The U.S. Department of Labor (DOL) recently published proposed rules increasing the salary to be overtime-exempt to an estimated $50,440 per year as of January 2016. There will likely be an automatic annual salary escalator built into the final regulations, with a current preference by DOL to use the 40th percentile nationally of all salaried employees. It is unknown whether there will be changes to the “primary duty” test for executive, professional, and administrative employees, but comments have been requested, and changes to the duties could still be inserted into the final regulations. The favored DOL position appears to be a requirement that, for an exemption to apply, more than 50 percent of an employee’s work time should be spent on exempt duties. Even in this modern era of technology, it is difficult to accurately track what an executive, professional, or administrative employee does every minute of every day.
If you have overtime-exempt employees making less than $50,000 per year who play an important role in your organization and you have to decide if you can justify paying a higher salary, consider these options:
- Increasing the salaries for truly important personnel to meet the new minimum thresholds. For a number of years, if a particular employee who was being reviewed for exempt status did not make a salary of around $50,000, then as a rule of thumb, some practitioners would question whether the individual’s duties are important enough to the organization for him to qualify under the duties test, and the DOL has admitted they look at that too. Keep in mind that the DOL may allow some non-discretionary bonuses and incentive pay, probably not more than 10 percent of the salary, to count toward the required annual salary.
- Assign more non-exempt duties to lower-level employees while restricting clearly exempt duties to certain employees or job classifications.
- Take the easy but possibly more expensive way out, and simply convert more employees to hourly pay status, with time and a half after 40 hours of pay. However, be careful of the various state and local laws that set higher minimum wages than under federal law and may have differing overtime-pay requirements. Depending on the applicable minimum wage, an employer may be able to set an hourly rate that, when coupled with overtime pay, compensates the employee at or slightly above his former salary.
- Consider using a fluctuating workweek (FWW) salaried pay plan that provides for half-time pay after 40 hours of work in a workweek. The salary covers straight-time pay for all hours worked in the week. Therefore, the half-time overtime pay premium rate goes down as the number of overtime hours worked increases. An employee on a FWW pay plan is non-exempt, which requires an accurate record of actual hours worked to be kept. It is the “regular rate” per hour that fluctuates, and there is no requirement that the employee’s hours of work must fluctuate.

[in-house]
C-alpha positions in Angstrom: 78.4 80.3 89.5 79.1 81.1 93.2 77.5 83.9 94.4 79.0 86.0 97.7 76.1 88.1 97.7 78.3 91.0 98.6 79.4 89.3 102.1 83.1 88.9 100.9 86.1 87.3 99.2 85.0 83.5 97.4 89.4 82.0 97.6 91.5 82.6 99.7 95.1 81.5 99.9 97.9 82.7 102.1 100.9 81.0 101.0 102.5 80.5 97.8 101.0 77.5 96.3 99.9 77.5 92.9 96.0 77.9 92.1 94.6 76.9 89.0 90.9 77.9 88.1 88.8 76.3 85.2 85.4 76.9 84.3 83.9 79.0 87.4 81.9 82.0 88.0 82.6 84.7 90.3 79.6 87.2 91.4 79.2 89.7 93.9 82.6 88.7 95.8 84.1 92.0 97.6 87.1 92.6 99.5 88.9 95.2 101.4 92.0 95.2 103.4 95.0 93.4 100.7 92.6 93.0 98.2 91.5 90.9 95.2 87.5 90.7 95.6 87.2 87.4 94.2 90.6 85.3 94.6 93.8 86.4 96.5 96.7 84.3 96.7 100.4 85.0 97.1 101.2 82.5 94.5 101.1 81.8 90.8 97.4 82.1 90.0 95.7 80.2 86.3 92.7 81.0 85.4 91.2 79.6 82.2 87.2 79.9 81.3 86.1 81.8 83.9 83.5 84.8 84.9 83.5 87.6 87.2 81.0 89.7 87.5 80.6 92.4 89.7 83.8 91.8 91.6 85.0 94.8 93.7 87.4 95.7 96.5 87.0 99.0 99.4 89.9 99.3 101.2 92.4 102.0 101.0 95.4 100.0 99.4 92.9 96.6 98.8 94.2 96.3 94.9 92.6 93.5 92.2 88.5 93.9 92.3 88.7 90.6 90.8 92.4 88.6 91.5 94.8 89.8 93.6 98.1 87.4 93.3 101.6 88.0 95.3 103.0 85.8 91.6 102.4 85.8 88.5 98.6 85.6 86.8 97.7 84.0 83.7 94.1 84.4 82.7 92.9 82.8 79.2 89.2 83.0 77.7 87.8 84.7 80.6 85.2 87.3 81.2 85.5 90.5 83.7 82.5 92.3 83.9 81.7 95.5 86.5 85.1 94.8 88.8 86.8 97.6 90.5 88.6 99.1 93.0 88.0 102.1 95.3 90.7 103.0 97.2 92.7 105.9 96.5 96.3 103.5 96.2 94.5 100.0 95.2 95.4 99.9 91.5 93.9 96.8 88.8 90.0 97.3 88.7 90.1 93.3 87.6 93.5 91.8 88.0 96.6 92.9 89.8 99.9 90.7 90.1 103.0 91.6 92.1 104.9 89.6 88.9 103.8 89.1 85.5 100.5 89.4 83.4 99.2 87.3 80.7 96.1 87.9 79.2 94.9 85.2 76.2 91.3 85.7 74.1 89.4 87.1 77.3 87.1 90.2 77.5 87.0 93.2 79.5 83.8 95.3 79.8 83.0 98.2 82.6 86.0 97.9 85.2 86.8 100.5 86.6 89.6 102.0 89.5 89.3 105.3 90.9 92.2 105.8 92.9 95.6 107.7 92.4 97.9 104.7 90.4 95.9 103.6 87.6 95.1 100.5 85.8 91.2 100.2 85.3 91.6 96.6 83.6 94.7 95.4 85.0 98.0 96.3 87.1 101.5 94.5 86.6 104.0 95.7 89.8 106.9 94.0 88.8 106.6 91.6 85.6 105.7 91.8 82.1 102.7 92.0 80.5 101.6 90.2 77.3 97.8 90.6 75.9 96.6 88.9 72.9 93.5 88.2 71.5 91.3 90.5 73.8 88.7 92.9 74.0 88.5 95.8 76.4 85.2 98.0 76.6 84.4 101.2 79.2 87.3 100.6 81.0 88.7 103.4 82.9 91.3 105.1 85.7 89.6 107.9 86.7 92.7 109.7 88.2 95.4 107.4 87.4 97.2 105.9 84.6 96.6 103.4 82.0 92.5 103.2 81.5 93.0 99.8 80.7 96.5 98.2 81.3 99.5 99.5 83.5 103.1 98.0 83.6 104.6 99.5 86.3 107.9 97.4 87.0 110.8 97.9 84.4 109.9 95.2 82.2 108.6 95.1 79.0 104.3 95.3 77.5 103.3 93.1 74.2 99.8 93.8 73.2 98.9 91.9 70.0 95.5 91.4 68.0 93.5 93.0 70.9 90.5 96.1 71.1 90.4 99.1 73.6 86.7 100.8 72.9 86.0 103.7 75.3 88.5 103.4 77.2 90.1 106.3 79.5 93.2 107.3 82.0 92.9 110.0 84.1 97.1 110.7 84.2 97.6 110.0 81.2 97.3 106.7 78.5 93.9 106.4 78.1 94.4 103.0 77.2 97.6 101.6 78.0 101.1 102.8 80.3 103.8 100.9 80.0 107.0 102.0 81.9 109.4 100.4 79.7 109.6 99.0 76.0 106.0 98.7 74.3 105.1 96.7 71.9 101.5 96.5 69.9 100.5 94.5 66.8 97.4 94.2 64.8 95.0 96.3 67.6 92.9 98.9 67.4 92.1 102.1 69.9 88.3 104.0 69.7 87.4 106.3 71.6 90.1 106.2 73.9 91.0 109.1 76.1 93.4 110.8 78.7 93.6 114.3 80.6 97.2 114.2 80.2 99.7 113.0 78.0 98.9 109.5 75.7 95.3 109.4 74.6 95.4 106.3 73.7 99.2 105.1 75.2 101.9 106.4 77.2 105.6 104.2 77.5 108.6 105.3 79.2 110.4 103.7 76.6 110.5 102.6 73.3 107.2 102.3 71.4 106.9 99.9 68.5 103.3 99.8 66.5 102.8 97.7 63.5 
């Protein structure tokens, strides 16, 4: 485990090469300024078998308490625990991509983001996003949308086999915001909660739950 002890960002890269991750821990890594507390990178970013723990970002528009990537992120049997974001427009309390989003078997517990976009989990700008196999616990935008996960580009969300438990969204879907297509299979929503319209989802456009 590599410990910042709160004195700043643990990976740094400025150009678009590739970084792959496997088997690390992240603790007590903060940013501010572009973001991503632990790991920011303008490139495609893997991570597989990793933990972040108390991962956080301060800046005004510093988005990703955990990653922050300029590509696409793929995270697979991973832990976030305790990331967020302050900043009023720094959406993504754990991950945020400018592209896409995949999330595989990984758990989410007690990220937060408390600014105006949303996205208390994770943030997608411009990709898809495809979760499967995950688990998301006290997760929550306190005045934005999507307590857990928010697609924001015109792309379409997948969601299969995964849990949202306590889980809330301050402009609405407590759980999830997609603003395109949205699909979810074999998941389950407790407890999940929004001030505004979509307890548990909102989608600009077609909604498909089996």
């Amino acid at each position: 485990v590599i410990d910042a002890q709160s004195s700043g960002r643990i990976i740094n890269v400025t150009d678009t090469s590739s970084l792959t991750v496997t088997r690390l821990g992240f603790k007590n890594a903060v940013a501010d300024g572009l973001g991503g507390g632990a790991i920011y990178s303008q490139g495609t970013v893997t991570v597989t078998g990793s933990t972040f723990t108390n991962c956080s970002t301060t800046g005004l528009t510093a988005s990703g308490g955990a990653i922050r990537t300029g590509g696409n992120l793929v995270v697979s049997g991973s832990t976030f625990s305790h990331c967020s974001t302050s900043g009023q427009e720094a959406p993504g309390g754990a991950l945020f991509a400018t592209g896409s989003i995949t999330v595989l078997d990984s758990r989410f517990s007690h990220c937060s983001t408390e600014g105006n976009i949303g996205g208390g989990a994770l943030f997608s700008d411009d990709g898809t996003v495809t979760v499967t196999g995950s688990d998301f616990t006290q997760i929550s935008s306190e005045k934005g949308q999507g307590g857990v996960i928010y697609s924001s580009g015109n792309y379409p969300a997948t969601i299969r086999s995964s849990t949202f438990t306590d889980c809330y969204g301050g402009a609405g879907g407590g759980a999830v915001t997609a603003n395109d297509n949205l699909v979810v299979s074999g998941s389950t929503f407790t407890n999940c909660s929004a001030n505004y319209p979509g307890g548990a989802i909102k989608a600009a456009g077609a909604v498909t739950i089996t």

The half-time overtime premium that “reduces” as work hours became higher may be less expensive than using a regular hourly rate and paying time and a half after 40 hours. However, some practitioners have not favored FWW pay plans since there a variety of issues associated with this plan that require appropriate legal review before putting such a plan in place, the details of which are beyond the scope of this article and should only be utilized with the assistance of legal counsel.
- Perhaps the closest method of payment to the typical weekly salary is to use a day-rate pay plan—a hybrid between a straight weekly salary for exempt employees and the FWW pay plan, which is also salary-based and requires half-time overtime pay.
The day-rate plan has the advantage of not having to determine whether an individual is truly exempt in performing his duties. It also avoids some of the downside of an FWW pay plan in that if an employee doesn’t work a day, then the employer doesn’t have to pay them for that day. However, it still provides additional incentive if the employee works an extra day, with a straight salary providing no additional incentive to the employee, and an FWW pay plan providing only a reducing half-time overtime rate. Again, the details of such a plan are somewhat complex and legal counsel should be consulted before implementing such a pay plan.
Keep in mind that some employees will not like being changed from salaried exempt to nonexempt for ego and status reasons, though such feelings usually diminish with the passage of time, while other employees will like getting overtime pay in whatever form it is provided. Bottom line: An employer can reduce its legal risks and come close to controlling its overall labor costs by considering and adjusting the method of payment that best suits the organization’s type and hours of work.